By Hans Morgenstern
By Joseph Hess
By Peter Gilstrap
By Julia Burch
By Jeremy Essig
By Nathan Smith
By Julie Seabaugh
By Julie Seabaugh
Ludo's second major-label album, Prepare the Preparations, is in stores this week. Like 2005's Broken Bride EP, the collection has grandiose, theatrical arrangements: Pirate-themed instrumentation (think Gilbert & Sullivan) drives several songs, while '50s-sock-hop slow dances ("I'll Never Be Lonely Again") coexist with glam-jams scarred with epic guitar solos ("Battle Cry"). But other Preparations songs (the robo-funked, cybernetic highlight "Cyborgs vs. Robots," the Guster-like "Manta Rays") find the group stretching its songwriting legs. On a recent afternoon, the core quartet — vocalist/guitarist Andrew Volpe, Moog player Tim Convy, guitarist Tim Ferrell and drummer Matt Palermo — met at Blueberry Hill to discuss working on Preparations with producer Matt Wallace (who also produced its major-label debut, You're Awful, I Love You). For more from Ludo, head to www.rftmusic.com.
B-Sides: How was it different being in the studio this time around? You were in the same place with the same producer.
Tim Convy: We felt like we belonged there a little bit more. Last time it was like, "Oh my God, we talked somebody into giving us a record deal and spending all this money. Can we pull this off?" You know, "We have to make a record good enough that they actually put it out, we have to do this, we're [on] a major label." Also, at that point I think there was still a lot of, "What is it that Ludo does?" We had made two records that were so incredibly different from each other. It's a whole lot of, "Who are we, what do we do, what the hell are we doing here?" This time it was way more like, "We belong here. Our last record was mildly successful. We are supposed to make records like this." We knew a little bit more about what it was that Ludo did and did well. It was more comfortable. Matt Wallace is more of a friend and stuff now.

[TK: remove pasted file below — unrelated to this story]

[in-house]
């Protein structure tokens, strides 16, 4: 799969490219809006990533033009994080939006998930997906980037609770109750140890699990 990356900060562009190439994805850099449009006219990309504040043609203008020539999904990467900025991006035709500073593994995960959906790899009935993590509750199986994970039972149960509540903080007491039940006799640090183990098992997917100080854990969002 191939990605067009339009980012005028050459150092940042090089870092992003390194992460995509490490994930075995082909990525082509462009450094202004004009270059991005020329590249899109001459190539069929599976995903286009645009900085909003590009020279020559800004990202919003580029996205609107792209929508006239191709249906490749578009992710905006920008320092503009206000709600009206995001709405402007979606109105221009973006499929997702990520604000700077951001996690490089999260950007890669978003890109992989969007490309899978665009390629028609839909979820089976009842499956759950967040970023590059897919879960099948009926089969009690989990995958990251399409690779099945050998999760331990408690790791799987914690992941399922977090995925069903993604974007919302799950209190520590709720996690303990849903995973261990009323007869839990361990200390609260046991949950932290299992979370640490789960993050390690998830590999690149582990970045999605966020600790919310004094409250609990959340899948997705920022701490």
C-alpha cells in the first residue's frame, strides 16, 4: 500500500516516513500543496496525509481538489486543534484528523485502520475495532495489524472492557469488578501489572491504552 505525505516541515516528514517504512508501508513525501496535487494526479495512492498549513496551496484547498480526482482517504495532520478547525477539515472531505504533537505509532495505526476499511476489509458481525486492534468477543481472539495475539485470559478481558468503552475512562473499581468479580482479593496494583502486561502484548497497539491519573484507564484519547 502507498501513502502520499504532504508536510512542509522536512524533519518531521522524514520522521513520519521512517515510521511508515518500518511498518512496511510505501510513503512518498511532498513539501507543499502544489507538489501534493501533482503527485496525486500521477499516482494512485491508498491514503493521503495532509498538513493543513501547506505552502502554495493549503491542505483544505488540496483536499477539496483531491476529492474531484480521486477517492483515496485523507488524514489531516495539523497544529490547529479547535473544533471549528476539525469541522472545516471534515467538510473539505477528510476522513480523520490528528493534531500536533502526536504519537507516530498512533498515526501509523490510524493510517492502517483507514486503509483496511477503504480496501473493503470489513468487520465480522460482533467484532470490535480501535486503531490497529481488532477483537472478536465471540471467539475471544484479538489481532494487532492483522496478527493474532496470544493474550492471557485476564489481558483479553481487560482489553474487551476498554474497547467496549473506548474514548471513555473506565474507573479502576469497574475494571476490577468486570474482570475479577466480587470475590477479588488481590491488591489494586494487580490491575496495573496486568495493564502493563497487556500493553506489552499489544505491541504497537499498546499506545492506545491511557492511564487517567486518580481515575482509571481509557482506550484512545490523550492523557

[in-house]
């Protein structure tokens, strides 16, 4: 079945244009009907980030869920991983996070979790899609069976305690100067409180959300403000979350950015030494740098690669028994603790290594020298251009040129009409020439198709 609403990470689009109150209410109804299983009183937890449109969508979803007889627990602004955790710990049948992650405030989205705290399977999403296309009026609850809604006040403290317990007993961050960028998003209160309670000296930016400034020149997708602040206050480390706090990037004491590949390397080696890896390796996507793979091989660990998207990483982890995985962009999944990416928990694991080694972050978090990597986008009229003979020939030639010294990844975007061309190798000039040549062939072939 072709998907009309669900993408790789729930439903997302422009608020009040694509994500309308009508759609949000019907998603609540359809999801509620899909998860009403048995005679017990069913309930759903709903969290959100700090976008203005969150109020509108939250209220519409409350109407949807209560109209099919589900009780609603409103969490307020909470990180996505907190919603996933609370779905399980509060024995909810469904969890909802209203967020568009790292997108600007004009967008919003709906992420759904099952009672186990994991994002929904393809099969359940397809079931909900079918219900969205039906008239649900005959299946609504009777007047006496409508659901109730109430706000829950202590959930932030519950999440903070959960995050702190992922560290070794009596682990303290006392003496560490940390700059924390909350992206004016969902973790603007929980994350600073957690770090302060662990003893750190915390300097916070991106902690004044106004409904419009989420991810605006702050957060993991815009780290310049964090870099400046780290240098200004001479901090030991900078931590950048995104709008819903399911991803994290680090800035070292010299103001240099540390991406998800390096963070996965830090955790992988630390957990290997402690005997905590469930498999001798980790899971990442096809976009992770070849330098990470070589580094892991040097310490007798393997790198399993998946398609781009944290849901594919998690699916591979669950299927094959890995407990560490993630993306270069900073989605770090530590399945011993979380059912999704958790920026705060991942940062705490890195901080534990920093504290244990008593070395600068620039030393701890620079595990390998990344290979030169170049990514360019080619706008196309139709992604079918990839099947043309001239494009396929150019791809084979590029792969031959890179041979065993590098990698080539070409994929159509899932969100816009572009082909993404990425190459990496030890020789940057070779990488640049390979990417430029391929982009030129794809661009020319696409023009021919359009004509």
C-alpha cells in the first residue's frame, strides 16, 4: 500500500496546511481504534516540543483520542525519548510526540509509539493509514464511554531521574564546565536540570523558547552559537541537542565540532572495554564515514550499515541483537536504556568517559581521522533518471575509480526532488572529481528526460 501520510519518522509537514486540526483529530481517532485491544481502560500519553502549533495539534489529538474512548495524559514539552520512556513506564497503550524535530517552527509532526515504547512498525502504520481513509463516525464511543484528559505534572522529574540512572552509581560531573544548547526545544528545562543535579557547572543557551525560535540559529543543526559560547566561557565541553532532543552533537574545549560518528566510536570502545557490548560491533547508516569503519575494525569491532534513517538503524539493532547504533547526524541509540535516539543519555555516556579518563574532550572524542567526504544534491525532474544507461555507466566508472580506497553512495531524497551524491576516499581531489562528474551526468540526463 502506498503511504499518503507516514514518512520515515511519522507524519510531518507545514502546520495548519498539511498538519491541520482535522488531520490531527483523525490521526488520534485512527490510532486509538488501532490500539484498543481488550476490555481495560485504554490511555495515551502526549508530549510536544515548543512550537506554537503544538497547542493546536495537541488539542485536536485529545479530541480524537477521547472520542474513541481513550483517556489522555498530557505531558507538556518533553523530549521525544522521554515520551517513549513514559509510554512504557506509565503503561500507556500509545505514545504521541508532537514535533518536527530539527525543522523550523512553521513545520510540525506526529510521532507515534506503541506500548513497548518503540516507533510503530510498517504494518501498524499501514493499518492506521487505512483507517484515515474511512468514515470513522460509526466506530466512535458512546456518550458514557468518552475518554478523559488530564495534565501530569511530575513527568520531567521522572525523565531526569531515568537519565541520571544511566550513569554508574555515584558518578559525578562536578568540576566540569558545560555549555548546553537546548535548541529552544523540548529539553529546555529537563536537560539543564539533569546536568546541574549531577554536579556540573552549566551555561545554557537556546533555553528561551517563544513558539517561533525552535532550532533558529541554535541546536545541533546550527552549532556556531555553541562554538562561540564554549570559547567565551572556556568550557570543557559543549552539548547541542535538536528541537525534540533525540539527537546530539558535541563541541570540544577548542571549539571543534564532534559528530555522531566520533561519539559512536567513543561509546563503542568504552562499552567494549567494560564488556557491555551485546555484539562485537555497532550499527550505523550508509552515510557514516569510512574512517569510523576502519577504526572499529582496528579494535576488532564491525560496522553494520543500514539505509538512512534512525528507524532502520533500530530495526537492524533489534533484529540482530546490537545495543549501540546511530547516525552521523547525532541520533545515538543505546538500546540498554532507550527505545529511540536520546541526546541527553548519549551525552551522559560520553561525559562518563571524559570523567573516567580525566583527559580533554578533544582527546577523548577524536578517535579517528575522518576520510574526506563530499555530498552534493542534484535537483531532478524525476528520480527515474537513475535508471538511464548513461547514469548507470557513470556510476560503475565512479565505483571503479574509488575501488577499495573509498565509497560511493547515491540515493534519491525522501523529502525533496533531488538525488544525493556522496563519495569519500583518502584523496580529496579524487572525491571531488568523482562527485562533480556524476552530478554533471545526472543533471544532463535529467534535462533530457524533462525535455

We also had our friend Mark McClusky there, who we have worked with for a long time on demos and different things. He definitely made a difference. He did a lot of the demos with Andrew [Volpe] when they were working in Chicago. [He] came out [to the studio with us] and brought something else to it — and again, just made it more comfortable and felt more like we belonged. It was us and friends.
How was the writing process different this time?
Andrew Volpe: In the past, I would sort of come up with an idea on an acoustic, and we would iron things out as a full band. I was always frustrated with the process, because...on GarageBand or in a studio where you can just take things and move them, you can take an idea and just intellectually try something, and you can hear it and be like, "Oh, OK." Particularly with drums and stuff like that — poor Matt [Palermo, drummer], I would always be like, "Could you try something that sounds more like...purple?"
For me, being able to draw up notions on GarageBand instead and then be able to make demos with Mark in Chicago, I was able to get all of my ideas on one piece of paper, sort of, and be like, "This is what I'm thinking." [Car starts in the background; conversation pauses] And then from there, they took it and ran with it, and everybody added what they do and shaped the songs.
So many times I'd have something in my head that I couldn't communicate to people, and I couldn't tell them the right thing so we could hear it as a full band. I'd play something, and people would be like, "Ehh, I don't know." [I'd be like], "If I could just present it the way I hear it...." It was easier for me this time to get it all out in one piece. — Annie Zaleski